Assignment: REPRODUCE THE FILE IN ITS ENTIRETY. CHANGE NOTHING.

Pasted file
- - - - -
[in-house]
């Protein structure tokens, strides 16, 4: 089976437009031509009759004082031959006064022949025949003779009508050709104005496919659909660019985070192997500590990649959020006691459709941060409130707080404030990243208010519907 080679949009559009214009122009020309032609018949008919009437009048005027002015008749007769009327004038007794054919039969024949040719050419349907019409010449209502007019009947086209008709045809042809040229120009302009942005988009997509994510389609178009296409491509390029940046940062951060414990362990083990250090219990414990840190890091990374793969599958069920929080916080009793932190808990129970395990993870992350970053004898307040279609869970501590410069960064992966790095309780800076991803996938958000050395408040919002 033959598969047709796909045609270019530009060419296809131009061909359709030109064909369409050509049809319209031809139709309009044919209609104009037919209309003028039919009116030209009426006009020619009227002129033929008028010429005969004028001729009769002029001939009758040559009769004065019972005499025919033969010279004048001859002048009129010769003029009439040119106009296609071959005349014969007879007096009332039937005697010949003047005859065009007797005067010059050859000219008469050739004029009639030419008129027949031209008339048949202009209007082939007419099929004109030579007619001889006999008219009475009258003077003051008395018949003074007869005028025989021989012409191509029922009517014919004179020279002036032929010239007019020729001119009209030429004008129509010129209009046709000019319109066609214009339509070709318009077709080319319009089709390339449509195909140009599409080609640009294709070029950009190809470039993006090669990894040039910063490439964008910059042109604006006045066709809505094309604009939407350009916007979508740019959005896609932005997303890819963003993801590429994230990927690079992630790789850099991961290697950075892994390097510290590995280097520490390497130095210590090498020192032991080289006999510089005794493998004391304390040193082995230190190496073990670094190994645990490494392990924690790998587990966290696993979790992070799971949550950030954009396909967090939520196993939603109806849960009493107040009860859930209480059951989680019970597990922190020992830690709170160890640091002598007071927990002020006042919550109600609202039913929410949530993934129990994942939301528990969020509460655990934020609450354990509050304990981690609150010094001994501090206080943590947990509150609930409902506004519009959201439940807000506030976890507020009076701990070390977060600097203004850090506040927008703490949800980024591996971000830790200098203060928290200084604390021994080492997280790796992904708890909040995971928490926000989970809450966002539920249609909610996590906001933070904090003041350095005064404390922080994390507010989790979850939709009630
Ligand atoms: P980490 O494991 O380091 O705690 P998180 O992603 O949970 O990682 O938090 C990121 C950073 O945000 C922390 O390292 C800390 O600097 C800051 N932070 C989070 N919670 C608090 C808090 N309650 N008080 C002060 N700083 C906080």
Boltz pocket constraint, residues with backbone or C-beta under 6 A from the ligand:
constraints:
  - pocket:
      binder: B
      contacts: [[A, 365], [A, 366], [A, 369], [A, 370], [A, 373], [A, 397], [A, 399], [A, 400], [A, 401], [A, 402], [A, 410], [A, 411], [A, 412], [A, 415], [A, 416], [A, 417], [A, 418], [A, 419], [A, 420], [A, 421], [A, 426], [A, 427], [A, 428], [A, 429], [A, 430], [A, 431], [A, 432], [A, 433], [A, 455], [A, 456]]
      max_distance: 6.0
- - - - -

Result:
[in-house]
């Protein structure tokens, strides 16, 4: 089976437009031509009759004082031959006064022949025949003779009508050709104005496919659909660019985070192997500590990649959020006691459709941060409130707080404030990243208010519907 080679949009559009214009122009020309032609018949008919009437009048005027002015008749007769009327004038007794054919039969024949040719050419349907019409010449209502007019009947086209008709045809042809040229120009302009942005988009997509994510389609178009296409491509390029940046940062951060414990362990083990250090219990414990840190890091990374793969599958069920929080916080009793932190808990129970395990993870992350970053004898307040279609869970501590410069960064992966790095309780800076991803996938958000050395408040919002 033959598969047709796909045609270019530009060419296809131009061909359709030109064909369409050509049809319209031809139709309009044919209609104009037919209309003028039919009116030209009426006009020619009227002129033929008028010429005969004028001729009769002029001939009758040559009769004065019972005499025919033969010279004048001859002048009129010769003029009439040119106009296609071959005349014969007879007096009332039937005697010949003047005859065009007797005067010059050859000219008469050739004029009639030419008129027949031209008339048949202009209007082939007419099929004109030579007619001889006999008219009475009258003077003051008395018949003074007869005028025989021989012409191509029922009517014919004179020279002036032929010239007019020729001119009209030429004008129509010129209009046709000019319109066609214009339509070709318009077709080319319009089709390339449509195909140009599409080609640009294709070029950009190809470039993006090669990894040039910063490439964008910059042109604006006045066709809505094309604009939407350009916007979508740019959005896609932005997303890819963003993801590429994230990927690079992630790789850099991961290697950075892994390097510290590995280097520490390497130095210590090498020192032991080289006999510089005794493998004391304390040193082995230190190496073990670094190994645990490494392990924690790998587990966290696993979790992070799971949550950030954009396909967090939520196993939603109806849960009493107040009860859930209480059951989680019970597990922190020992830690709170160890640091002598007071927990002020006042919550109600609202039913929410949530993934129990994942939301528990969020509460655990934020609450354990509050304990981690609150010094001994501090206080943590947990509150609930409902506004519009959201439940807000506030976890507020009076701990070390977060600097203004850090506040927008703490949800980024591996971000830790200098203060928290200084604390021994080492997280790796992904708890909040995971928490926000989970809450966002539920249609909610996590906001933070904090003041350095005064404390922080994390507010989790979850939709009630
Ligand atoms: P980490 O494991 O380091 O705690 P998180 O992603 O949970 O990682 O938090 C990121 C950073 O945000 C922390 O390292 C800390 O600097 C800051 N932070 C989070 N919670 C608090 C808090 N309650 N008080 C002060 N700083 C906080």
Boltz pocket constraint, residues with backbone or C-beta under 6 A from the ligand:
constraints:
  - pocket:
      binder: B
      contacts: [[A, 365], [A, 366], [A, 369], [A, 370], [A, 373], [A, 397], [A, 399], [A, 400], [A, 401], [A, 402], [A, 410], [A, 411], [A, 412], [A, 415], [A, 416], [A, 417], [A, 418], [A, 419], [A, 420], [A, 421], [A, 426], [A, 427], [A, 428], [A, 429], [A, 430], [A, 431], [A, 432], [A, 433], [A, 455], [A, 456]]
      max_distance: 6.0